Ada Lovelace's plan to generate Bernoulli numbers.

Ada Lovelace’s plan to generate Bernoulli numbers. Image: Betty Toole.

Unfortunately, there has been speculation that Ada did not contribute in the mathematical sense, but was merely a notetaker for Babbage. This is baffling because in his autobiography, Babbage gives her credit for all of the theoretical math she did for his Analytical Engine. I could continue this post with a commentary about women in science even today, but I’d better move onto the final female mathematician I wish to recognize.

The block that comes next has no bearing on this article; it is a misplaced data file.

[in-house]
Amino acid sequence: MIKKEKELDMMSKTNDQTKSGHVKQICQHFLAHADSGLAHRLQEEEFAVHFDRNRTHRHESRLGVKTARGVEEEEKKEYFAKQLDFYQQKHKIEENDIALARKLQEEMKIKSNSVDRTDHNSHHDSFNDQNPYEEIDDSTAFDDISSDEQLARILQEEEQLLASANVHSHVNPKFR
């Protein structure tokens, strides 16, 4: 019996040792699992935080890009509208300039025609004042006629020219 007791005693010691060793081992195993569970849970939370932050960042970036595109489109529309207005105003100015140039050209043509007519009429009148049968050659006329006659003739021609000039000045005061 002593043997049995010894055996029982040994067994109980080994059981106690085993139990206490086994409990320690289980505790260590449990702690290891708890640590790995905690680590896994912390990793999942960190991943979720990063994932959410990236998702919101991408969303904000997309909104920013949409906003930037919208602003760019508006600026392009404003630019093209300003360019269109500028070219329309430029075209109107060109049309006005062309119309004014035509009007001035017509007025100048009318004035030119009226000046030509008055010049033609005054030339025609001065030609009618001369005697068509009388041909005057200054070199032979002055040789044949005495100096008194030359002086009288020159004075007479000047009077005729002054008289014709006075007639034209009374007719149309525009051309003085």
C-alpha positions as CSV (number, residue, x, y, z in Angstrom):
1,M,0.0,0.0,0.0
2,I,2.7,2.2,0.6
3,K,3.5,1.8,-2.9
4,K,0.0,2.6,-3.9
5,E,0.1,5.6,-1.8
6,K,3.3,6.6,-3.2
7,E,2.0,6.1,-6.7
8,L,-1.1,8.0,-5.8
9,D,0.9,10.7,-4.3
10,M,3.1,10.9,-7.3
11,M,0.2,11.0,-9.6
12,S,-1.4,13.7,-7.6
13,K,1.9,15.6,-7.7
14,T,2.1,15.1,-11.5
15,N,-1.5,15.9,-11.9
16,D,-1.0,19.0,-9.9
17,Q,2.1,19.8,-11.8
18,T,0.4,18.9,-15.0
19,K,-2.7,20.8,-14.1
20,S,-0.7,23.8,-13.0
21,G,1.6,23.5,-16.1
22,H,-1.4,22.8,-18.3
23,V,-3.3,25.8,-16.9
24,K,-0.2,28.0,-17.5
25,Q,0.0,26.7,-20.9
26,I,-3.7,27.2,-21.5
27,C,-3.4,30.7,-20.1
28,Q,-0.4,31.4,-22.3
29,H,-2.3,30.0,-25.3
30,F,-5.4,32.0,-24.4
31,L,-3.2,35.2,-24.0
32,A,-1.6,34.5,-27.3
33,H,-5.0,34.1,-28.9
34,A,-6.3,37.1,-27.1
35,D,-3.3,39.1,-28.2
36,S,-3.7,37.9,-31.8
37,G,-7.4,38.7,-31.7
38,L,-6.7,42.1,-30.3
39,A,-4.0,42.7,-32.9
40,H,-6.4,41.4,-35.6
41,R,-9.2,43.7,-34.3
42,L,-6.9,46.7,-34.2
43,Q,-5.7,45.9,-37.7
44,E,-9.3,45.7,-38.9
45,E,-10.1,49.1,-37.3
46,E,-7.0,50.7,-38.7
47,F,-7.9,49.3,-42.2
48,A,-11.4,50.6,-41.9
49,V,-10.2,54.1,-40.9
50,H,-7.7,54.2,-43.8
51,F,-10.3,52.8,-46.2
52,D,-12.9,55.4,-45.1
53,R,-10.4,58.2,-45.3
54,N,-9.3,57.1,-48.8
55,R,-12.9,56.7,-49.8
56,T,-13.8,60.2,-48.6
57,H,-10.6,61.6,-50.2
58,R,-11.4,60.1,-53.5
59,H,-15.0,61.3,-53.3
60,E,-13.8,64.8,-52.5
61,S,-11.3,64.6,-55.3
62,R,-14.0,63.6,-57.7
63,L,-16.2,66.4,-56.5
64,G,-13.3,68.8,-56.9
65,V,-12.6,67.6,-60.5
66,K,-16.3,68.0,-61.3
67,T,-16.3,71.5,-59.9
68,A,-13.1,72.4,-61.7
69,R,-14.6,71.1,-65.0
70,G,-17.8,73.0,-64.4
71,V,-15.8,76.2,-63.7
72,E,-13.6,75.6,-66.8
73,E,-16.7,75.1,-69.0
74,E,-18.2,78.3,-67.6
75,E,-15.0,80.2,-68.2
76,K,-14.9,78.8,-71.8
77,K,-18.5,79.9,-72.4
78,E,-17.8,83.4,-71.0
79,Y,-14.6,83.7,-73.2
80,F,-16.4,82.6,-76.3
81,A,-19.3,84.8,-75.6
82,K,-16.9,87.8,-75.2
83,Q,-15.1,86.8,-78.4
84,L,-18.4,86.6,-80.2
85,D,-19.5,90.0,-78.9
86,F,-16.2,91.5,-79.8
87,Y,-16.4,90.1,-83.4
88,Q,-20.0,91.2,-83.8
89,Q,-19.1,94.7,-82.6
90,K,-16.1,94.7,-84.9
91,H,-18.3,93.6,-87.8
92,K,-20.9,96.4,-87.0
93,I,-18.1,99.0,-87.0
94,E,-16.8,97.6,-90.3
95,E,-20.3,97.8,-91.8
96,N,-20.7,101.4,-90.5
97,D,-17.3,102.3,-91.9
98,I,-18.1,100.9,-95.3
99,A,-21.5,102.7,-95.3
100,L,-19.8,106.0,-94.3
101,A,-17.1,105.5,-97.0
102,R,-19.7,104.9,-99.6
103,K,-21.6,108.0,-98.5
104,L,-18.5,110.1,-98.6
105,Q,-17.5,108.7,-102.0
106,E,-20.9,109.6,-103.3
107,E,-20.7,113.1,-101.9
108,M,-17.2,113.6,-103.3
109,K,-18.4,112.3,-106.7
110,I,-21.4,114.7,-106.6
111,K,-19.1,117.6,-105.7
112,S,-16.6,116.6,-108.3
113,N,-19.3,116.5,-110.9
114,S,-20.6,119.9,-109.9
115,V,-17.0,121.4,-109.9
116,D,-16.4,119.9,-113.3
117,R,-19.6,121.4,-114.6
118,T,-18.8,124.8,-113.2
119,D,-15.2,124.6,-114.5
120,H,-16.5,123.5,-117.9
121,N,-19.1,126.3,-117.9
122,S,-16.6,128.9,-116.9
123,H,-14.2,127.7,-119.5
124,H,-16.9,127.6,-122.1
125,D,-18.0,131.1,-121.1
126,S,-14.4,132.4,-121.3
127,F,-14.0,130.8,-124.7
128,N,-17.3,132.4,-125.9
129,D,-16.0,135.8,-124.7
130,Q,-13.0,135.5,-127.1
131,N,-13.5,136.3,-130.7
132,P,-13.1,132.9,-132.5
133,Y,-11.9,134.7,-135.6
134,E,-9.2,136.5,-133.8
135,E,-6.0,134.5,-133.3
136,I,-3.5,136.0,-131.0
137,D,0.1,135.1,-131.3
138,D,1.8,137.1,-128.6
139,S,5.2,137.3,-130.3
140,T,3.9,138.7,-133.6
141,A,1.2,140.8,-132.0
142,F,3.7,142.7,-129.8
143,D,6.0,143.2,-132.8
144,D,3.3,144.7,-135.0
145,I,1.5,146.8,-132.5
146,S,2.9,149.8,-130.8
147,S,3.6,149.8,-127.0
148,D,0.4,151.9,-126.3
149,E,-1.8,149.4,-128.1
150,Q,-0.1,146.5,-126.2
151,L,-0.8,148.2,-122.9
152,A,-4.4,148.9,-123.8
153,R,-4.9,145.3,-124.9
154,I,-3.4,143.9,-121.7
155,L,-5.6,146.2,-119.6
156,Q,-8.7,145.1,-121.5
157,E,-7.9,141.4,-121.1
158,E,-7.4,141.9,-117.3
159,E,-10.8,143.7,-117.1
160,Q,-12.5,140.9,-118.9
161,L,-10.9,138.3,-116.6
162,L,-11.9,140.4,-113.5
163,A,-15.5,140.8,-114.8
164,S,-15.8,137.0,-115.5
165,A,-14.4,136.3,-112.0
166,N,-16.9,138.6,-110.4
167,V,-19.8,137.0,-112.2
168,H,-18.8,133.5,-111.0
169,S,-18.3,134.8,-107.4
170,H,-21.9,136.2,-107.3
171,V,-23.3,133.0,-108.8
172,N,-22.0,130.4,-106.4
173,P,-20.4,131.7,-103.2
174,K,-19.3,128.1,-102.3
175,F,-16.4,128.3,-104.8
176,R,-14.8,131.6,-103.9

The final female mathematician I wish to discuss is Emmy Noether. Emmy was born in Germany in the late 1800’s. She was denied a lot of formal education because she was a woman. She began her studies with piano and languages, but soon discovered a passion for math, like her father, and her brother.  Universities in Germany were hesitant to let her become a professor, although, she did get the status of Associate Professor eventually. This title was taken away however, when the Nazi’s came to power because she was Jewish. Despite all of this, she had many notable accomplishments. So much so, that Albert Einstein once referred to her as “the most significant creative mathematical genius thus far produced since the higher education of women began.” This is high praise, especially coming from a man our society reveres as the most intelligent man ever known.